National security panel drops objections to Chinese firm's purchase of American insurer

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A large Chinese conglomerate is moving ahead with plans to acquire an American insurance company after a government panel that vets foreign deals for national security concerns dropped its objections.

China Oceanwide and US insurer Genworth Financial (GNW) said in a joint statement Saturday that the Committee on Foreign Investment in the United States (CFIUS) — which vets deals that could give foreign companies control over US firms — "concluded that there are no unresolved national security concerns with respect to the proposed transaction."

The deal still needs approval from Chinese, US and international regulators.

Oceanwide chairman LU Zhiqiang said in a statement that the CFIUS decision to not block the deal marks a "major step in our efforts to complete this transaction, which will strengthen Genworth's financial position and allow us to bring Genworth's insurance expertise to China."

CFIUS is a secretive multi-agency federal task force chaired by the Treasury secretary.

A spokeswoman for Genworth confirmed the deal was held up by CFIUS for months. But a "mitigation agreement" that requires Genworth to use "a U.S.-based, third-party service provider to manage and protect the personal data of Genworth's U.S. policyholders" won the panel over, the spokeswoman told CNNMoney.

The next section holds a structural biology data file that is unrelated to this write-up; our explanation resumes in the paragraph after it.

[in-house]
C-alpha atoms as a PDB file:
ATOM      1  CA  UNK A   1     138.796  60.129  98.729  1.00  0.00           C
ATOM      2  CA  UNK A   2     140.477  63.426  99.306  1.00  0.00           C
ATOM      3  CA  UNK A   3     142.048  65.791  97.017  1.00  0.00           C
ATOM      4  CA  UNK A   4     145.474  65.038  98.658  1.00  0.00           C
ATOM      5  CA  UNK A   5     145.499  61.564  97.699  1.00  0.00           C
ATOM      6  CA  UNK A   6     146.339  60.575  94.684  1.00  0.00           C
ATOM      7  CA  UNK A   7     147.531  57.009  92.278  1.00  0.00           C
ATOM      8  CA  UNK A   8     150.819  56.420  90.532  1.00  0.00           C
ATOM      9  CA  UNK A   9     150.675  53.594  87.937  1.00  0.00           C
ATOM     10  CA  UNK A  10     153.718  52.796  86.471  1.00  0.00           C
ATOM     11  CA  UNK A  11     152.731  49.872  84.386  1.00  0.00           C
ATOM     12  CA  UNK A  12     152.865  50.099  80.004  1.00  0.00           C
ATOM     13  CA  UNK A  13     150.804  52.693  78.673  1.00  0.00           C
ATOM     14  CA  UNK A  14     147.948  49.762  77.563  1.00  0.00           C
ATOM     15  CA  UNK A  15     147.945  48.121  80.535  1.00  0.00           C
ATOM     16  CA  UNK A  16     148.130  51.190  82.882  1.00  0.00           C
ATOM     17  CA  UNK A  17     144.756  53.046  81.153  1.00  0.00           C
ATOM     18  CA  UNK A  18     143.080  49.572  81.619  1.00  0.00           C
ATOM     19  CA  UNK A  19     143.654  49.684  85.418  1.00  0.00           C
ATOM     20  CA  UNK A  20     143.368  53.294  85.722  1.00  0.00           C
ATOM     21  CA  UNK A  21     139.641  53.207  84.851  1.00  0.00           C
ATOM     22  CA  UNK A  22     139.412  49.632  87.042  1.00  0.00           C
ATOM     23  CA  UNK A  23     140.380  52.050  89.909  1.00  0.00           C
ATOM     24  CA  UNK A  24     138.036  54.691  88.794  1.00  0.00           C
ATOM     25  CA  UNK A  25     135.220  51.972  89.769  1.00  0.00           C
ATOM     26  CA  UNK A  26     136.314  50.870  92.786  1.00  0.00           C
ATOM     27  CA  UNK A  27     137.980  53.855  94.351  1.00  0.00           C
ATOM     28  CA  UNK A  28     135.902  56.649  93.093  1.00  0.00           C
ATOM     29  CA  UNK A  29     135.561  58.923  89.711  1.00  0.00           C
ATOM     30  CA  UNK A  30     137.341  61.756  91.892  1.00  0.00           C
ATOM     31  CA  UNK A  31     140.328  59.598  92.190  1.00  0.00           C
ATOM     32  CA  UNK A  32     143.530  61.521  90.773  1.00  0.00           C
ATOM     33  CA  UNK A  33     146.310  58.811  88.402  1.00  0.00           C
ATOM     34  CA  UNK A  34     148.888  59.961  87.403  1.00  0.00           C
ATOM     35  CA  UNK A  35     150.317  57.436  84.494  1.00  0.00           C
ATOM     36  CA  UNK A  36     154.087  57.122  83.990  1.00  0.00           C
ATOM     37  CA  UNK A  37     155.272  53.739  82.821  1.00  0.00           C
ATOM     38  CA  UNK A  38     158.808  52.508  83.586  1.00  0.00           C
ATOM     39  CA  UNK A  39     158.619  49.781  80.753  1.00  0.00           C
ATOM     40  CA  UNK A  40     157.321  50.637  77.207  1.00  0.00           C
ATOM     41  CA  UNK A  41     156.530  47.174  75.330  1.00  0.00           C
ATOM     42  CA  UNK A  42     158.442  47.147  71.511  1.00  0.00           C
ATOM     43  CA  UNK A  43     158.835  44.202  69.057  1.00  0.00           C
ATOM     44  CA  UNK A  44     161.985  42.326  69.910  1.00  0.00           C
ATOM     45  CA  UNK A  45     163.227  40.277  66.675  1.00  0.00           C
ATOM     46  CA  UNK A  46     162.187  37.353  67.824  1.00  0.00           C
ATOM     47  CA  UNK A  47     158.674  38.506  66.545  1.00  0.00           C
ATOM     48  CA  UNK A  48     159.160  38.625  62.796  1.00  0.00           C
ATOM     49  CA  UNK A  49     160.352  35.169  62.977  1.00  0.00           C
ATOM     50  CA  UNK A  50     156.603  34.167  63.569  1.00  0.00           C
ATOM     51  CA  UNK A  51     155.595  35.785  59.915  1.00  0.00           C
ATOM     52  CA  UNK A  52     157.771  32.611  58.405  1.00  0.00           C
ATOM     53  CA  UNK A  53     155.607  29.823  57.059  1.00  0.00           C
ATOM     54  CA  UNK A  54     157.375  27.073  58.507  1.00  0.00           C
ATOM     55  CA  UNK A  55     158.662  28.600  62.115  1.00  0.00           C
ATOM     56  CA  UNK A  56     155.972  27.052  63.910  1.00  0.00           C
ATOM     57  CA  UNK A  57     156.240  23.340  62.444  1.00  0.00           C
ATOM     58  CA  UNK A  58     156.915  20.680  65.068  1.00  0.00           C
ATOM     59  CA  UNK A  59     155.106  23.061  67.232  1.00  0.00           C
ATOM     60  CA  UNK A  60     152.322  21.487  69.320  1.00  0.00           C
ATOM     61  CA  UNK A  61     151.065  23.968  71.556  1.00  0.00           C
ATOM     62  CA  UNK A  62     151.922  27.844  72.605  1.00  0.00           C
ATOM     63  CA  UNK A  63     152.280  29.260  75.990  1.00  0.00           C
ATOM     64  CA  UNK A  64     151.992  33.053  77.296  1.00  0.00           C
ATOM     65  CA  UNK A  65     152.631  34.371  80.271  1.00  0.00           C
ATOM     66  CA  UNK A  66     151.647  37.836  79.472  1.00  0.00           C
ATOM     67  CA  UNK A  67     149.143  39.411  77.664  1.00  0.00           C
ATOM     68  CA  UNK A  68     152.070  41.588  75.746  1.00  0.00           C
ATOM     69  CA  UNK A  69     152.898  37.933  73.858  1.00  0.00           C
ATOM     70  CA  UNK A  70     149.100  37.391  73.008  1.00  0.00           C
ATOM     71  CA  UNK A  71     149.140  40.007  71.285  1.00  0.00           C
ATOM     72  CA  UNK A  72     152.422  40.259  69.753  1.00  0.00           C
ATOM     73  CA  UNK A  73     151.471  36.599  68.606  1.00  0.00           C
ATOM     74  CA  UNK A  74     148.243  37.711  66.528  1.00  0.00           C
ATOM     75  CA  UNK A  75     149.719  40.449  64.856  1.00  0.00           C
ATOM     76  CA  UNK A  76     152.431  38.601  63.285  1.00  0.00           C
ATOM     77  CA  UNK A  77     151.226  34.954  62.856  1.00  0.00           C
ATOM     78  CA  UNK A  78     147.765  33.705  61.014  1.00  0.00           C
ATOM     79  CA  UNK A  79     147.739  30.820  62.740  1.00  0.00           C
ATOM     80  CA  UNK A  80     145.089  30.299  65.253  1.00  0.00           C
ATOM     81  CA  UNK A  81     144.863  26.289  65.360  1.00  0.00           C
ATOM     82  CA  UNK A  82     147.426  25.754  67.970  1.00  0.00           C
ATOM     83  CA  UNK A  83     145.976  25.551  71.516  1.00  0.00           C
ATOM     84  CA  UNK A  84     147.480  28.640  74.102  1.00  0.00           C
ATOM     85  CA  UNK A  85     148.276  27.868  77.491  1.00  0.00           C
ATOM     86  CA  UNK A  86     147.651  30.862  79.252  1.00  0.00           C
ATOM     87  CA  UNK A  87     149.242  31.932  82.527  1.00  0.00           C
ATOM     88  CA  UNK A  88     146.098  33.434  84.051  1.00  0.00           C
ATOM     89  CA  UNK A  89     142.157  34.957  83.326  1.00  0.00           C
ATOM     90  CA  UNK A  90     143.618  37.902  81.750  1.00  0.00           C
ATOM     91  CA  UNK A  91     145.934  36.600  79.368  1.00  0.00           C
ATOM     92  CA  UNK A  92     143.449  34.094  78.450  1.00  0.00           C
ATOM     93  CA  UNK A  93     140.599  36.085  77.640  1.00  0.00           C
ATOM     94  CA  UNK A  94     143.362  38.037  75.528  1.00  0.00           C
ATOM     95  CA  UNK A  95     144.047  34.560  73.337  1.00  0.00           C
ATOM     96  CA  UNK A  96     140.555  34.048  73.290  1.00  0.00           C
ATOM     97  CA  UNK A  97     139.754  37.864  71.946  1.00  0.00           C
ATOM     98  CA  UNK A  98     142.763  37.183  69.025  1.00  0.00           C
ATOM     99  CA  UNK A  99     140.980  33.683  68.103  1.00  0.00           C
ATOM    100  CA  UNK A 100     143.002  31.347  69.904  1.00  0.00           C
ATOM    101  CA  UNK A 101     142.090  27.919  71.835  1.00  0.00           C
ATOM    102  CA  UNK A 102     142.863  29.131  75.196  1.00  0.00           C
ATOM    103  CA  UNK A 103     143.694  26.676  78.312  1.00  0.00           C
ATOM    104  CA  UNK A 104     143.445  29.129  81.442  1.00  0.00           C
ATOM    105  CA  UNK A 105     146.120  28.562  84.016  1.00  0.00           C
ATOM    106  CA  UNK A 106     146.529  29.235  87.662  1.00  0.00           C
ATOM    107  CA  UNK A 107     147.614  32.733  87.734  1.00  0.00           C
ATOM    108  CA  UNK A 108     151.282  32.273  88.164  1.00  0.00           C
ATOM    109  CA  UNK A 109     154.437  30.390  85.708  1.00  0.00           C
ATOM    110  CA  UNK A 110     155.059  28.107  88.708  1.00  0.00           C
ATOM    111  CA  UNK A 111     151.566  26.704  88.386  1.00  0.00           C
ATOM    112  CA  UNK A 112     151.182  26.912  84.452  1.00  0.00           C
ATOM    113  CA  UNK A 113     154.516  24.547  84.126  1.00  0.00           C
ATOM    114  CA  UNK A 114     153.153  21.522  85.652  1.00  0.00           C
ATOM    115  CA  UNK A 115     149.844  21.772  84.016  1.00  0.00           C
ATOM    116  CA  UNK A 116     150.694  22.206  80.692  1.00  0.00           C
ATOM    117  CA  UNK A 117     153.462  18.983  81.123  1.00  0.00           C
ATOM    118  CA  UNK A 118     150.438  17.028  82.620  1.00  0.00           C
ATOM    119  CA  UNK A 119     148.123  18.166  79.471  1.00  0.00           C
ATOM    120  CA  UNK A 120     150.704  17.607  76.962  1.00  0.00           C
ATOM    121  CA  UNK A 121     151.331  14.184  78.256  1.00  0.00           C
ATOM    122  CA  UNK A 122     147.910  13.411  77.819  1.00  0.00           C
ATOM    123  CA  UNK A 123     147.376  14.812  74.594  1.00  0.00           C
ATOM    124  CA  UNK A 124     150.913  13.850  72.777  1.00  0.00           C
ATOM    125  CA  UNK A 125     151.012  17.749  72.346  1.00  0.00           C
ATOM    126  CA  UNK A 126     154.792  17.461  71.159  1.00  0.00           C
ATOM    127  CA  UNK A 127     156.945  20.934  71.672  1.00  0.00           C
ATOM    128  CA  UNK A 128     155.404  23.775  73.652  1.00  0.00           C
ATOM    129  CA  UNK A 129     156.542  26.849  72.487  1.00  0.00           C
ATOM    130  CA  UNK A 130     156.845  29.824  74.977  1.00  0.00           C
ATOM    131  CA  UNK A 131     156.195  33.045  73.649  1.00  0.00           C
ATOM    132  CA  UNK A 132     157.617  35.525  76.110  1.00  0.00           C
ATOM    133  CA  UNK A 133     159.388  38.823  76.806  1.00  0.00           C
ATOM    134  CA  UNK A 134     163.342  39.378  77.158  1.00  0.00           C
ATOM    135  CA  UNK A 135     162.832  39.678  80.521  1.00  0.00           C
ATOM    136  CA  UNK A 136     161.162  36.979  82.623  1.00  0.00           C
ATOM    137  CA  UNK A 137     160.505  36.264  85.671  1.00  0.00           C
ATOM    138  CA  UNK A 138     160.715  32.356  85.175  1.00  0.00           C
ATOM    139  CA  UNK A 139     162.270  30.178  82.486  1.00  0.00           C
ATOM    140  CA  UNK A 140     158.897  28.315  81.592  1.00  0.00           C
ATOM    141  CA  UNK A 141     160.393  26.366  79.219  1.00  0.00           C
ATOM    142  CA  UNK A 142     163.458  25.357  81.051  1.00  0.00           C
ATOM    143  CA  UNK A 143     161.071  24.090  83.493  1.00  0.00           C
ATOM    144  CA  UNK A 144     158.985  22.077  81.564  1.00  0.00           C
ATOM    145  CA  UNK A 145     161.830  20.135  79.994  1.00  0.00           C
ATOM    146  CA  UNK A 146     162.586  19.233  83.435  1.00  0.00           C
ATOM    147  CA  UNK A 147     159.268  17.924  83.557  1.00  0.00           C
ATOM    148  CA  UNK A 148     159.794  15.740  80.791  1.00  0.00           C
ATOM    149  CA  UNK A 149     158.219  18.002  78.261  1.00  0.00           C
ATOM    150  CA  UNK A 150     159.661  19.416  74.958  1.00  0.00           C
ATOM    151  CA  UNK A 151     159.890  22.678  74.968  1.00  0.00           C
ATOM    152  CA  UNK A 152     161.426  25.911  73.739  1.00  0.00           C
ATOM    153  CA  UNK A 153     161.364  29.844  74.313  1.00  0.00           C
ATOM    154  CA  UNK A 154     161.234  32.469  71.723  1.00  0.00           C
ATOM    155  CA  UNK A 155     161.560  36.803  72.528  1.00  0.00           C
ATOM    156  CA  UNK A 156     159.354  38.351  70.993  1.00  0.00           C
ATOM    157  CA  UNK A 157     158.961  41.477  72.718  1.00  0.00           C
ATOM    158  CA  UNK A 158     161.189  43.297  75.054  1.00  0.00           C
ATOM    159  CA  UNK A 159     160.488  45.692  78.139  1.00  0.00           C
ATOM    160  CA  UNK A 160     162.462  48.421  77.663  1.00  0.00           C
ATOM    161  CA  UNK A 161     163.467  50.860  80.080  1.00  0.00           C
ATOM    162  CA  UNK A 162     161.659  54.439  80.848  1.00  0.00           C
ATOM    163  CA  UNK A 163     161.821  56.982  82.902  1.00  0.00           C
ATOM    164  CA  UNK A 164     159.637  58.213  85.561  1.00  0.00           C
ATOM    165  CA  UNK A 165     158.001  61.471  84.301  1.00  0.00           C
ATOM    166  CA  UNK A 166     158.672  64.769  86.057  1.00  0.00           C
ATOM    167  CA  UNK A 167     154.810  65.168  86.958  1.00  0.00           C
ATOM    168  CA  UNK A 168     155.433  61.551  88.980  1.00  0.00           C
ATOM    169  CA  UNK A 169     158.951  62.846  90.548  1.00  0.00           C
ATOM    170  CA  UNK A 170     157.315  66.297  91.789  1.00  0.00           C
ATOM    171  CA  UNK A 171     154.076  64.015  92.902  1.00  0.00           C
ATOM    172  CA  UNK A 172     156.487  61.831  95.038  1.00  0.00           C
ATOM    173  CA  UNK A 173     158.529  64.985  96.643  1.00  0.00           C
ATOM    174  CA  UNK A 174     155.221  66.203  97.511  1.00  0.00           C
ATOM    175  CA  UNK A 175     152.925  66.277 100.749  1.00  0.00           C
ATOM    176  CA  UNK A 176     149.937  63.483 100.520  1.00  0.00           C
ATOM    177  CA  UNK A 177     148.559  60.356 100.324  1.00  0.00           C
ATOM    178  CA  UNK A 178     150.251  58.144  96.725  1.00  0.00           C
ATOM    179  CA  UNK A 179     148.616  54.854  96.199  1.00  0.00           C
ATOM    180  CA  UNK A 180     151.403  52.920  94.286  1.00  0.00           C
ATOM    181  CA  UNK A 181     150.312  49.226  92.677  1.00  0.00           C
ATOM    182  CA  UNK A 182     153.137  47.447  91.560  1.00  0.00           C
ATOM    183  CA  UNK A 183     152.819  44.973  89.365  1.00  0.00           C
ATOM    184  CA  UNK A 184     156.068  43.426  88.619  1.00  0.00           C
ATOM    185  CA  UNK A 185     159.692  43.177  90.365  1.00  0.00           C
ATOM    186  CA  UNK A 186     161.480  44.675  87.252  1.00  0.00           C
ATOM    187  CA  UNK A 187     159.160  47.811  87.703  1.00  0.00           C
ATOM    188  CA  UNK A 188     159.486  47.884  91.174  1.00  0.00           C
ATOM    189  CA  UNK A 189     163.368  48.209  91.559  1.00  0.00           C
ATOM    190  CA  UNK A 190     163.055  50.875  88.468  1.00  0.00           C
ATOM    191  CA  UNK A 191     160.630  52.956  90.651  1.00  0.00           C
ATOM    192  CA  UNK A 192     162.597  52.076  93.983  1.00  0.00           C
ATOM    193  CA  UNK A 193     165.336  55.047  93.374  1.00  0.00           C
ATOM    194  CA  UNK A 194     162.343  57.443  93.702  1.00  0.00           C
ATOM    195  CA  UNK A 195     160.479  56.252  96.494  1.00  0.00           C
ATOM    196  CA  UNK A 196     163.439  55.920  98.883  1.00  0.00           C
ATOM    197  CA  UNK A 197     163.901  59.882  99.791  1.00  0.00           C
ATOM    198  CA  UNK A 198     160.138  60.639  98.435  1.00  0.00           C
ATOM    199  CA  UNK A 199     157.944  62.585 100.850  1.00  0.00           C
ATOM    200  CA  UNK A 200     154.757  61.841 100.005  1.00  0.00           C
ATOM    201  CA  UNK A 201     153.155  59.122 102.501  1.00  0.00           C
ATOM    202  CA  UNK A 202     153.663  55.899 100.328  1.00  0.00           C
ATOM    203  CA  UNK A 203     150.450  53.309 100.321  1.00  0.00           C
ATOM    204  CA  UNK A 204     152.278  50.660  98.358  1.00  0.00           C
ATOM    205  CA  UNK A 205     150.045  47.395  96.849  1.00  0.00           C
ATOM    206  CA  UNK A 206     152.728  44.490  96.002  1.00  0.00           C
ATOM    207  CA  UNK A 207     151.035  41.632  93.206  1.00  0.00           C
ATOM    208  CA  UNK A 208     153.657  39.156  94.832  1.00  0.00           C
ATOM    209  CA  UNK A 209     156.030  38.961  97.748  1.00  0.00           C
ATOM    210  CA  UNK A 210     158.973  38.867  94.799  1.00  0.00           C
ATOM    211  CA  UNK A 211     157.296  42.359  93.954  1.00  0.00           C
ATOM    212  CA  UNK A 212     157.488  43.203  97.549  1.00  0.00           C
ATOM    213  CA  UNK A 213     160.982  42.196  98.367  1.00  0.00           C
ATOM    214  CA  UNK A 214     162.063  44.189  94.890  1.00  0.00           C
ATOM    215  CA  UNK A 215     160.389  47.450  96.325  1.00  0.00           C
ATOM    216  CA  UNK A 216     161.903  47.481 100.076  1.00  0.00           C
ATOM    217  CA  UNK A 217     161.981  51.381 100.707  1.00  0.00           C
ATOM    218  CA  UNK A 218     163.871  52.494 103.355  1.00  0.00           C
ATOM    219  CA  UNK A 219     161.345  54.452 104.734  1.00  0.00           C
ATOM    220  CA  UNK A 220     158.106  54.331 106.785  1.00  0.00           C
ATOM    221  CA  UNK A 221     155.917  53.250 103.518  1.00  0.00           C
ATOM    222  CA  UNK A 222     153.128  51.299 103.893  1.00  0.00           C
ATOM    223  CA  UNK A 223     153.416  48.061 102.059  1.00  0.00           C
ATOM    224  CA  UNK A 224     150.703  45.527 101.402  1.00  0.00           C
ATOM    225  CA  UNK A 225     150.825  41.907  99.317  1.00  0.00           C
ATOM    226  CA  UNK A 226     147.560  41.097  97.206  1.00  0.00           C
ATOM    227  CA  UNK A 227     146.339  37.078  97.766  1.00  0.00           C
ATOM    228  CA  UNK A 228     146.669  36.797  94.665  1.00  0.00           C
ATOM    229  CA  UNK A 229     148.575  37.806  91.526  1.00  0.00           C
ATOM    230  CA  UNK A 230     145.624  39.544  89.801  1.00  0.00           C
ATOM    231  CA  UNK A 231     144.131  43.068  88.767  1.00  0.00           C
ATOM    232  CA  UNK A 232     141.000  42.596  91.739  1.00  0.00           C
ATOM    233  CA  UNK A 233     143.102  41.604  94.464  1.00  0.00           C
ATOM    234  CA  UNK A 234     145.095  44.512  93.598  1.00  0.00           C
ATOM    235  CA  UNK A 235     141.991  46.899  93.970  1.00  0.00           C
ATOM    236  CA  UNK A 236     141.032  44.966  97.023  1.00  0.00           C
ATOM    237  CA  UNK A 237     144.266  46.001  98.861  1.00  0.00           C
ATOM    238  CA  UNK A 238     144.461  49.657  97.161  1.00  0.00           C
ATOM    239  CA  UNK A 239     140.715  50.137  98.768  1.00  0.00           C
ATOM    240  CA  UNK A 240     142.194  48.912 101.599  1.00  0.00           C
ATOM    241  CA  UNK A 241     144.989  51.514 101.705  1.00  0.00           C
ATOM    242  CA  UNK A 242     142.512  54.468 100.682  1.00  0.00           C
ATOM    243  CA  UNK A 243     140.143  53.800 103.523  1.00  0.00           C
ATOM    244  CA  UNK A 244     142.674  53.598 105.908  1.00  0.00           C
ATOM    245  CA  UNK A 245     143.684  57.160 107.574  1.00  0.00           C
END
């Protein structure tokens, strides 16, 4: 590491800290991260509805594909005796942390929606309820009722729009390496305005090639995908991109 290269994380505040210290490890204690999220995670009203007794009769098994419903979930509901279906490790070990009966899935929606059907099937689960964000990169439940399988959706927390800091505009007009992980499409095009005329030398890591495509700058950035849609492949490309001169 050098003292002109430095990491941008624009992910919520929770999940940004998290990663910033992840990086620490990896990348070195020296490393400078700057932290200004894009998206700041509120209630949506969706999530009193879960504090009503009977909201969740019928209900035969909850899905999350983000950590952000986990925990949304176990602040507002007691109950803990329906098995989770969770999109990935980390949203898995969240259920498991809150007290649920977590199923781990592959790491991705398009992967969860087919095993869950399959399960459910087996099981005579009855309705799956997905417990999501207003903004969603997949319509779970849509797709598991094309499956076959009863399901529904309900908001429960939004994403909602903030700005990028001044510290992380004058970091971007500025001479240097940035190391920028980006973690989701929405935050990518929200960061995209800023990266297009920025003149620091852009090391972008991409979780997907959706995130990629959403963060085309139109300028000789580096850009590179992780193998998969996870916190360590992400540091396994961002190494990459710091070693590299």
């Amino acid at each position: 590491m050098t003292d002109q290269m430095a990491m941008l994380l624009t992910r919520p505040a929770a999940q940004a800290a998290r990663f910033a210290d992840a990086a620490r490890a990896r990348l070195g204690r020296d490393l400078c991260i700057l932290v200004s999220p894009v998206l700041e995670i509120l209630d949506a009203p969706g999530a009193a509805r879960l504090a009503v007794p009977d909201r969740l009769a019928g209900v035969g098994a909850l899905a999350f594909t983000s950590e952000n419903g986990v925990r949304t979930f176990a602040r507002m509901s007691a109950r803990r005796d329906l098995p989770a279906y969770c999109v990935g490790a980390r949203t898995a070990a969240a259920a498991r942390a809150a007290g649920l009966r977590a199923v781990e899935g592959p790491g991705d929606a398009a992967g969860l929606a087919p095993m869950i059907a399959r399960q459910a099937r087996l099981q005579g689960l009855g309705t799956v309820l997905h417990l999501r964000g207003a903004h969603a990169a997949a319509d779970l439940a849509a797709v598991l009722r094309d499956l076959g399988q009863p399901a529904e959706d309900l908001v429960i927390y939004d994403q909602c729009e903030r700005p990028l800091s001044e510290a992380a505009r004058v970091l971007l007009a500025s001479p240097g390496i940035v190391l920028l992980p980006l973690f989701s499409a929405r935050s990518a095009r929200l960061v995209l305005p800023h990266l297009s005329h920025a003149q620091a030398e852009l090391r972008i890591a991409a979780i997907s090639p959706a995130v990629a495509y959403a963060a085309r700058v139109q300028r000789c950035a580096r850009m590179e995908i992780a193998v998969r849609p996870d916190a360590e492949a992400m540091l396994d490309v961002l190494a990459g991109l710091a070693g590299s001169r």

The decision from CFIUS on the Oceanside-Genworth merger comes after a record number of Chinese deals were delayed or abandoned in 2017 because the group blocked them, according to a January report by Rhodium Group, a New York-based research firm.

Related: Under Trump, the US government gives many foreign deals a closer look

In January, MoneyGram called off its merger with Chinese financial services giant Ant Financial, citing objections from CFIUS. Lawmakers had raised concerns about the Chinese government gaining access to financial information about US citizens and stock markets.

According to Rhodium Group, CFIUS "seems to have broadened its approach for reviewing Chinese deals," and is taking state efforts to obtain certain technologies and data protection concerns into greater account.

The denials indicate the US government increasingly views certain foreign investment deals as potential security threats. And the United States recently identified China as one of the biggest concerns.

Deals that involve certain tech products, like semiconductors, and those that involve Chinese investors appear to receive the most scrutiny.

Earlier this year, President Donald Trump shut down a $117 billion deal between Broadcom, which is incorporated in Singapore, and US-based Qualcomm. The deal would have combined two computer chip makers, and a major concern was whether the merger would slow development of 5G technology stateside.

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